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NC: State reopens comment on red-wolf recovery program

By Kari Pugh

The U.S. Fish and Wildlife Service has reopened a public comment period on a proposed rule that would shrink the federal conservation area for the state’s red-wolf recovery program from five counties to two: Dare and Hyde.

The proposal would also lift restrictions that prohibit property owners from killing wolves that stray from the refuges.

The proposals are based on a four-year evaluation of the northeast North Carolina “experimental population” of red wolves. Only about 35 remain in the wild, all in eastern North Carolina. At the height of the recovery effort, the wolf population reached about 120.

In particular, U.S. Fish and Wildlife would like to hear from residents their thoughts on the state’s contribution to the program, and strategies for promoting tolerance of red wolves outside conservation areas.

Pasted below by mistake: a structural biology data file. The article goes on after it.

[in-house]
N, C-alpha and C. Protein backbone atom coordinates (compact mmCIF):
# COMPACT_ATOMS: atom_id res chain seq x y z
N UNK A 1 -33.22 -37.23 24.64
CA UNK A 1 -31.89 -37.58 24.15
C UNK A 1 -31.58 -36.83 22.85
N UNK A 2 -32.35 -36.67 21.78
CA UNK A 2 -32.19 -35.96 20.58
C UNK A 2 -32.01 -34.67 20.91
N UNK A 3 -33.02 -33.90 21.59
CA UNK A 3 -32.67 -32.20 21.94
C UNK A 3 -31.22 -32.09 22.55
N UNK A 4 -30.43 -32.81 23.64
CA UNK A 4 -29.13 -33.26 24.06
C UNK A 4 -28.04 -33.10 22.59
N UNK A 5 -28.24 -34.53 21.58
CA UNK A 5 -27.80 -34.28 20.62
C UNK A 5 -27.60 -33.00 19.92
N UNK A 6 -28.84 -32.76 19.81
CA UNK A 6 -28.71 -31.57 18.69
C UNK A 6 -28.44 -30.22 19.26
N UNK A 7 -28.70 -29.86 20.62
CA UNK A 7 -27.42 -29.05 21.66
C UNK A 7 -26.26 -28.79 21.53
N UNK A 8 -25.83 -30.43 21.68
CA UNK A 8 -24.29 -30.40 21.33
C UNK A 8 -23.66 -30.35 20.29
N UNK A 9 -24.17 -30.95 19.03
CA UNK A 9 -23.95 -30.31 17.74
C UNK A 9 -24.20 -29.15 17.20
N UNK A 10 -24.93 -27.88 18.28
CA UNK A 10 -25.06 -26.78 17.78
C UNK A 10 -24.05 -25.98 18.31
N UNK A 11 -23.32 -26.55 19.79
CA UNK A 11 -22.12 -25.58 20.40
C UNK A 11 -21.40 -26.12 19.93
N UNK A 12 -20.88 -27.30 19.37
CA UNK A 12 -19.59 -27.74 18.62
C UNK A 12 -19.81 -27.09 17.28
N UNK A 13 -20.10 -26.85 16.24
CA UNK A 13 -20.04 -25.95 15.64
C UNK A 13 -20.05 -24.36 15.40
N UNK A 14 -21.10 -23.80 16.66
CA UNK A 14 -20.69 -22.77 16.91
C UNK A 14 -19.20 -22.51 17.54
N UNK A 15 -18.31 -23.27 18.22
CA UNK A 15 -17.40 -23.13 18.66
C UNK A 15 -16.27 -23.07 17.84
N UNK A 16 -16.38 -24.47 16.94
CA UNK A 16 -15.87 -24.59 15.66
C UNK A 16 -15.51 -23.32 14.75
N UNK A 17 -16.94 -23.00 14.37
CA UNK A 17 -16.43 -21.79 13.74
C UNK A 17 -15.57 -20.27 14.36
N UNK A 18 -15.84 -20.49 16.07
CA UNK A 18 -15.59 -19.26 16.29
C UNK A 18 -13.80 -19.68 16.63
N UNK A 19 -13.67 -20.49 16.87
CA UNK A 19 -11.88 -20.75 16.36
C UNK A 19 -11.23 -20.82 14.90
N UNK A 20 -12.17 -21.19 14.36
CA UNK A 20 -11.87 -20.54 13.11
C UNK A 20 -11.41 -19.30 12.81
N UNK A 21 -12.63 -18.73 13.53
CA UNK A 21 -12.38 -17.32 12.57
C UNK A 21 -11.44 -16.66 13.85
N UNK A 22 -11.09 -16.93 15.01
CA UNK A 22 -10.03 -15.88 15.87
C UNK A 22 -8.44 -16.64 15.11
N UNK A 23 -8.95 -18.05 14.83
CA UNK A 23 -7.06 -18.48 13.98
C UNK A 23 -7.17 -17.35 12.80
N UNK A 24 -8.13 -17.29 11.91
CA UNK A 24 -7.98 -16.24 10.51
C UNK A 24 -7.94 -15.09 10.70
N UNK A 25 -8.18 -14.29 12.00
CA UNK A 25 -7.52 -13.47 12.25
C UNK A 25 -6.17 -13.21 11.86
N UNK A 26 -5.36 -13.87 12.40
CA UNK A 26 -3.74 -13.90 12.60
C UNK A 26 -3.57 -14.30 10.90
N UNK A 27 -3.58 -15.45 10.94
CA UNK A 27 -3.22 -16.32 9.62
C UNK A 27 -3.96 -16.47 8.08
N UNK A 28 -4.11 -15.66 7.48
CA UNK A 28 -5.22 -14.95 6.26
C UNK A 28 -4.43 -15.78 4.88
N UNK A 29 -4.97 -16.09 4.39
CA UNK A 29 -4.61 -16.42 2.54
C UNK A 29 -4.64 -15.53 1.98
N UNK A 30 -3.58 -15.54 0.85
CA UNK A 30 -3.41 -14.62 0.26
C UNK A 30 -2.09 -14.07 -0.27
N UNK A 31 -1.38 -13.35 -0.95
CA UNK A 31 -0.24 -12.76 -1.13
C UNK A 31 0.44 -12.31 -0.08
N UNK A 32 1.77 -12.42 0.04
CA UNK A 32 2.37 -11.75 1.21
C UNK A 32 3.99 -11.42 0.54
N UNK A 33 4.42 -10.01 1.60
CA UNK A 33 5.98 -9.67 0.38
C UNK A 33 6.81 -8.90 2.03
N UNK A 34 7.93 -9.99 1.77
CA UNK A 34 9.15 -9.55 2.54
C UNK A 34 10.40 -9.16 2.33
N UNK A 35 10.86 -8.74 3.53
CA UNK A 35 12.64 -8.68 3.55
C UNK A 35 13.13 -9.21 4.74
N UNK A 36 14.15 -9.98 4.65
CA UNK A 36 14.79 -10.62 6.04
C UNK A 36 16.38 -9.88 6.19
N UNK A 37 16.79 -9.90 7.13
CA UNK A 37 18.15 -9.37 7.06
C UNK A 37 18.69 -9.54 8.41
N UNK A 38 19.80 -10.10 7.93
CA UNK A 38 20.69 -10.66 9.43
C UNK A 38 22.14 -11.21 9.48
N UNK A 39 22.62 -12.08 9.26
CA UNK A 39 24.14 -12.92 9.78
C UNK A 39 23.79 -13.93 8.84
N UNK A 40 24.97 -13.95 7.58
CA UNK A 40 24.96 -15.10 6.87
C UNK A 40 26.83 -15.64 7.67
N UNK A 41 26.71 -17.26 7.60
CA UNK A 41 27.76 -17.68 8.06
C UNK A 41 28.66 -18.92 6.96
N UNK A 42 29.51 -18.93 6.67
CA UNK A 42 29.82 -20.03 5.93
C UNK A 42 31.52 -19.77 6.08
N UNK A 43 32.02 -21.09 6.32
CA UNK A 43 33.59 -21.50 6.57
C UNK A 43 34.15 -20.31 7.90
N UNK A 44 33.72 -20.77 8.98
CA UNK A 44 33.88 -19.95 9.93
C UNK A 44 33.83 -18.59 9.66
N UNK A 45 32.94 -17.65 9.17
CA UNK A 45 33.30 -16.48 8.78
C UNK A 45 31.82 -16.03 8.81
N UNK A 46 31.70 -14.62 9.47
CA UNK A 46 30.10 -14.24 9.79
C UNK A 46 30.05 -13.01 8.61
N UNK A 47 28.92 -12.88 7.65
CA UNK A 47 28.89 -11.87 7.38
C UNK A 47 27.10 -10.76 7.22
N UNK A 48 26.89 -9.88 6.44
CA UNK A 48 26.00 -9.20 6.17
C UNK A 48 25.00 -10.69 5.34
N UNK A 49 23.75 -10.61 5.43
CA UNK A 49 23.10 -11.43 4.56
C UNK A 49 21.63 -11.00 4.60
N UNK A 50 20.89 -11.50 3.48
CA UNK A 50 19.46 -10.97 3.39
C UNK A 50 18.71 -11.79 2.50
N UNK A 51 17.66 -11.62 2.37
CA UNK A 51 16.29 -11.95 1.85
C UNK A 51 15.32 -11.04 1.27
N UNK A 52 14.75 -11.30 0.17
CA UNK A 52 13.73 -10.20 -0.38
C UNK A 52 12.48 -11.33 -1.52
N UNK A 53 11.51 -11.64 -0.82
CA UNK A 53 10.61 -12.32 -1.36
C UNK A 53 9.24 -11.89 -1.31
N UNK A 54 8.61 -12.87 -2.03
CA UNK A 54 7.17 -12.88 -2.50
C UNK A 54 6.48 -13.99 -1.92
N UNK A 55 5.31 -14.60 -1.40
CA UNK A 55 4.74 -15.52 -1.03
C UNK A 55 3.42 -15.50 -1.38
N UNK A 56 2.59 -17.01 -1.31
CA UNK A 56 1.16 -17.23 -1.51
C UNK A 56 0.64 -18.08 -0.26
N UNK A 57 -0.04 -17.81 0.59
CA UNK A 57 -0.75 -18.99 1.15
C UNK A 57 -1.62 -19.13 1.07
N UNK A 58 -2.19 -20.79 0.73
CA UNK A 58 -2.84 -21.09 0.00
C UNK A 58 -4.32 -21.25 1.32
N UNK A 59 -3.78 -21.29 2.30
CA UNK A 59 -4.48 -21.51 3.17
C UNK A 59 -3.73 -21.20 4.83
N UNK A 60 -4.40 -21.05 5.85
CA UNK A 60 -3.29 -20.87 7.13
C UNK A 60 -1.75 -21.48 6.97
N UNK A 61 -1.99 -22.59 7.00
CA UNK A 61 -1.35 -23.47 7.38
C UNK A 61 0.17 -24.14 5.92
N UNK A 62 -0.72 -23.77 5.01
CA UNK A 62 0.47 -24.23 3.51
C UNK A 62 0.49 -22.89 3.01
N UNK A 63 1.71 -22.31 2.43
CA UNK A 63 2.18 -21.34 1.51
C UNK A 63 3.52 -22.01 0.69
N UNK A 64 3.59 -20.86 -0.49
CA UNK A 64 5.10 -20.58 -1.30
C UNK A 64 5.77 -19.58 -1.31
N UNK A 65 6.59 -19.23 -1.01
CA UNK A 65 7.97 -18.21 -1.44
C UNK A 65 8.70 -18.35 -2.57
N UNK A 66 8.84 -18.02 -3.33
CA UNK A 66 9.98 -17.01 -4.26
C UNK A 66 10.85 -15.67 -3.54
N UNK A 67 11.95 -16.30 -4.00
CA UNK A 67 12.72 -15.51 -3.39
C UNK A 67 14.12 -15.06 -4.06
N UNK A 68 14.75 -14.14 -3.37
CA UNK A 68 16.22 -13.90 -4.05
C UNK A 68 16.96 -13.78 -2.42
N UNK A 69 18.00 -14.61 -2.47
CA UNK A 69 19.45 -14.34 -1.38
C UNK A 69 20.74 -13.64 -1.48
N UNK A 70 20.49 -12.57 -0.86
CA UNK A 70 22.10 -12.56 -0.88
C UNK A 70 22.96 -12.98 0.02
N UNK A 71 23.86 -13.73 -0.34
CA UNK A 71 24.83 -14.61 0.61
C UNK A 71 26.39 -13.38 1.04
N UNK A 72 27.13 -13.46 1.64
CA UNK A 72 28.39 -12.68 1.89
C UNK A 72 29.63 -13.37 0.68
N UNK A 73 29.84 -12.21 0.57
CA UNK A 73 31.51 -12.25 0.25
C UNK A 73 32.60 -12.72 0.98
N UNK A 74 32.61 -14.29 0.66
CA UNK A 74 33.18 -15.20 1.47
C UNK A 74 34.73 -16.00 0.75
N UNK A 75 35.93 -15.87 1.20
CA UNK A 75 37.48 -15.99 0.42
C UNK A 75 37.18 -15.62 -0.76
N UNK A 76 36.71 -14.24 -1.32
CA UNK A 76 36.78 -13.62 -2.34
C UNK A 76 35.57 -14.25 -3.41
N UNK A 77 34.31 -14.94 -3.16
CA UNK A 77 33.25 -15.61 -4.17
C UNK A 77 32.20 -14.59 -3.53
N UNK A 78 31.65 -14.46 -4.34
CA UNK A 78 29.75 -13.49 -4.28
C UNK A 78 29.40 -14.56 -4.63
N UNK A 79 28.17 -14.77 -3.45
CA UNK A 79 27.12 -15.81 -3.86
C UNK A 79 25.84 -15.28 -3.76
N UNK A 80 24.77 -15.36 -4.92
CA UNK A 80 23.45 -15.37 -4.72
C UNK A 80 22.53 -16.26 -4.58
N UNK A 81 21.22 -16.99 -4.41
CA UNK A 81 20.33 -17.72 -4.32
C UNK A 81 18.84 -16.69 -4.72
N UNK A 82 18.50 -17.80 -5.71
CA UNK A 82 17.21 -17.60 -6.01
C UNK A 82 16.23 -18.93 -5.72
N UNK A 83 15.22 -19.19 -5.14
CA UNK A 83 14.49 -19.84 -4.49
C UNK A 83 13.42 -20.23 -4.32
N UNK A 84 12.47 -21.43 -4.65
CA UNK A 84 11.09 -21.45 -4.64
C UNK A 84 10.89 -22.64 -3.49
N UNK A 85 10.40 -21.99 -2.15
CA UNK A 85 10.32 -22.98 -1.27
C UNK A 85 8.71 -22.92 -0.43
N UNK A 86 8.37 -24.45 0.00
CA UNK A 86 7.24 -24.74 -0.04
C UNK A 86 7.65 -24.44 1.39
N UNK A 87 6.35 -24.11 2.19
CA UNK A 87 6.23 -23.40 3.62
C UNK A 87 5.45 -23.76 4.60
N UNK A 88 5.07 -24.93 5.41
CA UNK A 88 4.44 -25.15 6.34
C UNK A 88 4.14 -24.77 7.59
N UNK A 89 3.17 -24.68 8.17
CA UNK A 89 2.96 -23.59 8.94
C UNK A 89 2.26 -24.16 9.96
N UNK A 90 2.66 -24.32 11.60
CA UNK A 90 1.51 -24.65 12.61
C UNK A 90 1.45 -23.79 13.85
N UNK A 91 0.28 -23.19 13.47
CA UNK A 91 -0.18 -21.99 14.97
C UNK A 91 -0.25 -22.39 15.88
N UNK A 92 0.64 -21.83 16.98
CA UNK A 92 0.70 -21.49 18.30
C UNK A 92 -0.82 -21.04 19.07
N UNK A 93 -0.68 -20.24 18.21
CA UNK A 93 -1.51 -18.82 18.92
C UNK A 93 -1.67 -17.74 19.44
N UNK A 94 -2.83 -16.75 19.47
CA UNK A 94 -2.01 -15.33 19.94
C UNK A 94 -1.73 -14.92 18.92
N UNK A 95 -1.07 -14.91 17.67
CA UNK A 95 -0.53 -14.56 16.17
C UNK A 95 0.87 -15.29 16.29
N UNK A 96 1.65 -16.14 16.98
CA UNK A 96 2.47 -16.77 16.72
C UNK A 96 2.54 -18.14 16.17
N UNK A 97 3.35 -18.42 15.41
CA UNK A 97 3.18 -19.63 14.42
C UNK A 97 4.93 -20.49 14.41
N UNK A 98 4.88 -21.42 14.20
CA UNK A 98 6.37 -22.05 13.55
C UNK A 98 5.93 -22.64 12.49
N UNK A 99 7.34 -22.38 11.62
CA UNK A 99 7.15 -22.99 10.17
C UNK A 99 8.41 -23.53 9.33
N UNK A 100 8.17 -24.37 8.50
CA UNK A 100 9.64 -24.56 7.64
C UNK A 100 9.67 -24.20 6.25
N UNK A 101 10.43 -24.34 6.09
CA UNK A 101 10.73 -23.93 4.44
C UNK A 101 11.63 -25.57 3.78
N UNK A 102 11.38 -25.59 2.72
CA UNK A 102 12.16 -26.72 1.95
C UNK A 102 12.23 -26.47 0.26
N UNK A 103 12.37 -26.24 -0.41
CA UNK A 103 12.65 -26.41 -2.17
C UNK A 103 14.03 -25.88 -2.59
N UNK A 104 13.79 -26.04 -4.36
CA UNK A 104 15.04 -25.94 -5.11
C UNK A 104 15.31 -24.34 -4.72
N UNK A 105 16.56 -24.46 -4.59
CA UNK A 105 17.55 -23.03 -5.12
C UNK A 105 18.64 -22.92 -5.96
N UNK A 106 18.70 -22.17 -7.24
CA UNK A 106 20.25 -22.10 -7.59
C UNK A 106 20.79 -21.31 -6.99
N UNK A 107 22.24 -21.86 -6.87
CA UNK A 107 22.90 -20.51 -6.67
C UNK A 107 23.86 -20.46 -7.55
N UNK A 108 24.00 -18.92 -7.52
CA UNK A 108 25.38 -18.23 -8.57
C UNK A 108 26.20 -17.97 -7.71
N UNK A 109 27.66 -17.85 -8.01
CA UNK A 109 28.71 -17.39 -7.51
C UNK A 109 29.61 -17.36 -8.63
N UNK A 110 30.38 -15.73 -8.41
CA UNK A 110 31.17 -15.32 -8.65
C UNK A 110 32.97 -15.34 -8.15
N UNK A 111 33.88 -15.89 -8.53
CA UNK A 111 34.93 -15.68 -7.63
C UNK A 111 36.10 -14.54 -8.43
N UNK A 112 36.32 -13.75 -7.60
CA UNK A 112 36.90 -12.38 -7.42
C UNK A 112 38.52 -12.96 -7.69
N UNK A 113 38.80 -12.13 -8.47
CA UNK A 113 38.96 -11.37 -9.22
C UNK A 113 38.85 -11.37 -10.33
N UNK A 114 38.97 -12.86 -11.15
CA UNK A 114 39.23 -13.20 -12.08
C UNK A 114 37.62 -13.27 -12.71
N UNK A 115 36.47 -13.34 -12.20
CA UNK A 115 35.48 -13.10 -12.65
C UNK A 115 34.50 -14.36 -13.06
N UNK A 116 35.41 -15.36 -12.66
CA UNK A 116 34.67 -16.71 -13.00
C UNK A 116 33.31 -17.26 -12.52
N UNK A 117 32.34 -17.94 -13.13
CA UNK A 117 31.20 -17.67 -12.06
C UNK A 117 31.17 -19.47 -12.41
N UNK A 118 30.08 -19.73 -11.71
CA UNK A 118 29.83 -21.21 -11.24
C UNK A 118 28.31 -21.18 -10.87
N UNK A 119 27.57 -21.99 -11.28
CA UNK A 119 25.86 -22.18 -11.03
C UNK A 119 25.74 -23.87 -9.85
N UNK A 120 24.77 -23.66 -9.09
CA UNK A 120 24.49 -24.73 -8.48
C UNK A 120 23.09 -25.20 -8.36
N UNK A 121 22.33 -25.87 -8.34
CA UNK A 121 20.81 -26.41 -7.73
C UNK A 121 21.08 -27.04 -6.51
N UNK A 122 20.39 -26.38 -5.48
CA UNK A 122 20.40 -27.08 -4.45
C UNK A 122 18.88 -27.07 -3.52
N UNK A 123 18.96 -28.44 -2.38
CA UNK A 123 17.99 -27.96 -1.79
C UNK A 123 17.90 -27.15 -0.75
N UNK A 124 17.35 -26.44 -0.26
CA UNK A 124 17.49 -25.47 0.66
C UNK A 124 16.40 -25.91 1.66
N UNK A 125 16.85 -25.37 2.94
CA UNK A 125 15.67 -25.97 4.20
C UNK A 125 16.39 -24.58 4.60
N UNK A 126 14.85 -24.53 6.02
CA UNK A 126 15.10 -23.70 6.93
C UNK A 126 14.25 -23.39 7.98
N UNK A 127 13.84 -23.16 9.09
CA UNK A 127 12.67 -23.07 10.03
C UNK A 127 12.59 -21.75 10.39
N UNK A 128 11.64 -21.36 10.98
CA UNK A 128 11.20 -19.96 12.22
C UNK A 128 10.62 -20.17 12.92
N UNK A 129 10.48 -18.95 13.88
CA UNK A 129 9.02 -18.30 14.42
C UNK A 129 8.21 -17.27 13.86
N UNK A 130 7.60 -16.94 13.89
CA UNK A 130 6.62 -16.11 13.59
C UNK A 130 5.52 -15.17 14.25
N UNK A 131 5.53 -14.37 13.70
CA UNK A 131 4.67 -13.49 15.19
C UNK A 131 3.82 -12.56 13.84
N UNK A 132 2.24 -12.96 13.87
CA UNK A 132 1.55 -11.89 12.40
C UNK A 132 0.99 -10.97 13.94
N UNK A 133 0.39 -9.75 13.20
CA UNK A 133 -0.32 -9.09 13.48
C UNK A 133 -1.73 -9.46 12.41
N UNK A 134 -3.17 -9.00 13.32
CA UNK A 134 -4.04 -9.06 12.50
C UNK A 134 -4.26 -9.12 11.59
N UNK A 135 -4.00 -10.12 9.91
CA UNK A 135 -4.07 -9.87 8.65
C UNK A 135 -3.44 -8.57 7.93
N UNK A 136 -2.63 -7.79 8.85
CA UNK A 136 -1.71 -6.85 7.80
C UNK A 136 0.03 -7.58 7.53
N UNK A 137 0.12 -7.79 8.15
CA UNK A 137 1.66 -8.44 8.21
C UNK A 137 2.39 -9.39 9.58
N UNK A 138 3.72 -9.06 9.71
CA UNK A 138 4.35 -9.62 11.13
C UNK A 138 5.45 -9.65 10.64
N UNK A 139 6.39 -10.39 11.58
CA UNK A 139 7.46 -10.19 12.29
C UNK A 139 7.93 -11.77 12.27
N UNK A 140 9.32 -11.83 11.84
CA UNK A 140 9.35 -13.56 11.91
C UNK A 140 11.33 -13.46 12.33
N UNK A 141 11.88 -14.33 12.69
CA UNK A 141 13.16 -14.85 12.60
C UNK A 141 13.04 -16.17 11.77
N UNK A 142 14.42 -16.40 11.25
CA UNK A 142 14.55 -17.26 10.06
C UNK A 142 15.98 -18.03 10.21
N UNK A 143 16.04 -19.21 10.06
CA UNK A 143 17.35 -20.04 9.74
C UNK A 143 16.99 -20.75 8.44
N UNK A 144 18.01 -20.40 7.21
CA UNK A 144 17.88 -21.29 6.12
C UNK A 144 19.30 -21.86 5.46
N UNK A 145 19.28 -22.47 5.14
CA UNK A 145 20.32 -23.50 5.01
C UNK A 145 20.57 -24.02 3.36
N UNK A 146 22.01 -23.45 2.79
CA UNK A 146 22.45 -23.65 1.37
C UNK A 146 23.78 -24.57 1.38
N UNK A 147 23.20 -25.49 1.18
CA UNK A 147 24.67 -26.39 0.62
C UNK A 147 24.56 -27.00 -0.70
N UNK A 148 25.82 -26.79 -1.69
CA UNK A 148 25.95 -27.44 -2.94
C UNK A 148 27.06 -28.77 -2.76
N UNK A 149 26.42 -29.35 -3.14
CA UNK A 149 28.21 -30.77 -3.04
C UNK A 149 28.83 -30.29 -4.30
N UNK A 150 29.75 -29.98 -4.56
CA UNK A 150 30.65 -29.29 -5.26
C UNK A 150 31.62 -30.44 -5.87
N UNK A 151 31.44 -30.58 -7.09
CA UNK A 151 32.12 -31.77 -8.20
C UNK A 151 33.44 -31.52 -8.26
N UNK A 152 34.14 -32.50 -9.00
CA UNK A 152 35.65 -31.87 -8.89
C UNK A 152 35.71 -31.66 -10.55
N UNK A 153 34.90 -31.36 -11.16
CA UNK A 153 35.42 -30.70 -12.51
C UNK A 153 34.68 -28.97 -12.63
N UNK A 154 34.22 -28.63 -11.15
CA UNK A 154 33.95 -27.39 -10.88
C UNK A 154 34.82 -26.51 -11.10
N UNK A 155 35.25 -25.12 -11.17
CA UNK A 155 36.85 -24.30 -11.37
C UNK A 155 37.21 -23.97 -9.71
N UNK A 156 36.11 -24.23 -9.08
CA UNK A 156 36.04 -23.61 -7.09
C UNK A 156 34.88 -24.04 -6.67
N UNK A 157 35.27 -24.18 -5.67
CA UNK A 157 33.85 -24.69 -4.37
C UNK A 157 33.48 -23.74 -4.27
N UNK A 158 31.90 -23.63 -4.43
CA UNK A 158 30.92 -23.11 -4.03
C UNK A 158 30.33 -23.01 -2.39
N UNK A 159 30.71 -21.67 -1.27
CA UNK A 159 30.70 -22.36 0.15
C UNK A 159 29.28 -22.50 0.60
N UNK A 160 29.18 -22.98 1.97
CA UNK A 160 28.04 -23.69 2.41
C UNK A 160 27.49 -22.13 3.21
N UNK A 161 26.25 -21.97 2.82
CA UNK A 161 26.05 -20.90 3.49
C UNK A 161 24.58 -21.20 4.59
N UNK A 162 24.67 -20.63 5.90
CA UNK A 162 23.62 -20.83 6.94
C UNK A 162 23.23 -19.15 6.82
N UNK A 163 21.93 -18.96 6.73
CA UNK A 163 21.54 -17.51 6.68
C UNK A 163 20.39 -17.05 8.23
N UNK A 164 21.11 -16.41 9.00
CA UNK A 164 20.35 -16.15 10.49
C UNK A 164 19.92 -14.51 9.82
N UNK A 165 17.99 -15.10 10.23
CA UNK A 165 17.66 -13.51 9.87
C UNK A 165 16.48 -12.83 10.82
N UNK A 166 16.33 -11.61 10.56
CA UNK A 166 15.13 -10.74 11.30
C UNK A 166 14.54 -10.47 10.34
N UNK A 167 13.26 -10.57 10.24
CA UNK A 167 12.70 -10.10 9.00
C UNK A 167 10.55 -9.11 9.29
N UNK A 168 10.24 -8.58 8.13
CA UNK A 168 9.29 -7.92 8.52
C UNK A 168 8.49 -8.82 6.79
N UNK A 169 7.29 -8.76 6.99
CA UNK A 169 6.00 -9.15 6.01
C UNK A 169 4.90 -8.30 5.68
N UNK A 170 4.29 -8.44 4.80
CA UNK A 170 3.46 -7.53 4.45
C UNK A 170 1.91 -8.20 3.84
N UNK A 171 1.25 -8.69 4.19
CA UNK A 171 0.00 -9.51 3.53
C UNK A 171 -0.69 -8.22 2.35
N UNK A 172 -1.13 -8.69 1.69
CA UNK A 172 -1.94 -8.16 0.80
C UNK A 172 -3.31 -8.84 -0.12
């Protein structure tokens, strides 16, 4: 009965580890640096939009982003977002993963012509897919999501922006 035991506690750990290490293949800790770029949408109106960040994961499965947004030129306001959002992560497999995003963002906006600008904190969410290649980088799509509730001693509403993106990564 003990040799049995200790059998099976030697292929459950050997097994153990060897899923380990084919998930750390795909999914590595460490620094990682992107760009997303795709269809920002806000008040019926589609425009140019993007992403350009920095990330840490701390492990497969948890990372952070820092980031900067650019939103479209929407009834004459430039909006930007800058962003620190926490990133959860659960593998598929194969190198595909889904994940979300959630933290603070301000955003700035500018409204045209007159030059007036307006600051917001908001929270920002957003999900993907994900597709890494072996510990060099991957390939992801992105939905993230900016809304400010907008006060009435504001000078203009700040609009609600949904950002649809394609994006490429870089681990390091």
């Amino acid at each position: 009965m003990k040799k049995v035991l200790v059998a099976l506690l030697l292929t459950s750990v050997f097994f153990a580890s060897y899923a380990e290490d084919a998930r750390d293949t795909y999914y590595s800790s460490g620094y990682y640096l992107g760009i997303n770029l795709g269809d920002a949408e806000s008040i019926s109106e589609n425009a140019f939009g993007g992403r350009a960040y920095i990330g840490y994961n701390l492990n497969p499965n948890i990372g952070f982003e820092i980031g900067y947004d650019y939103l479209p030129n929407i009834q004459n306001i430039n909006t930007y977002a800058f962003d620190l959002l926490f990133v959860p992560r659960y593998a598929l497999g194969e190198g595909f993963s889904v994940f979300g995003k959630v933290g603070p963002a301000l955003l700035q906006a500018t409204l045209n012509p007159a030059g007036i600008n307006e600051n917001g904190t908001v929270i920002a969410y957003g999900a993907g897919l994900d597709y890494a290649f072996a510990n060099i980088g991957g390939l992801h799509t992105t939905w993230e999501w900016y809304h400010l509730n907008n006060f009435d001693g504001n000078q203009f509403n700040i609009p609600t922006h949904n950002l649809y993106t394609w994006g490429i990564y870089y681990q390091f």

Earlier this month, Gov. Roy Cooper urged federal authorities not to reduce protections for endangered red wolves, a species unique to the state.

In a letter sent to the U.S. Fish and Wildlife Service Monday, Gov. Roy Cooper asked the agency to maintain the current five-county conservation area for the endangered species.

“The wild red wolf is part of the cultural and economic fabric of our state and is the only wolf unique to the United States.” Cooper said in the letter. “There is a viable path forward for North Carolina’s red wolves living in the wild.”

The North Carolina Wildlife Resources Commission asked the federal government to end the red wolf conservation program in 2015. Since taking office in 2017, Gov. Cooper has appointed five members of the commission. The 14 other members were appointed by Republican leaders in the legislature and former Republican Gov. Pat McCrory.

North Carolina Wildlife Resources Commission Director Gordon Myers said in a statement to the Associated Press that the federal proposal to reduce the size of the conservation area doesn’t do enough — they would like to see the program completely eliminated. Myers called termination the “most reasonable and achievable alternative.”

The extended public comment period ends Aug. 28. Comments may be made electronically at, and type in FWS-R4-ES-2018-0035 in the query box. Mailed comments may be sent to Public Comments Processing, Attn: FWS-R4-ES-2018-0035, U.S. Fish and Wildlife Service, MS: BPHC, 5275 Leesburg Pike, Falls Church, VA 22041-3803.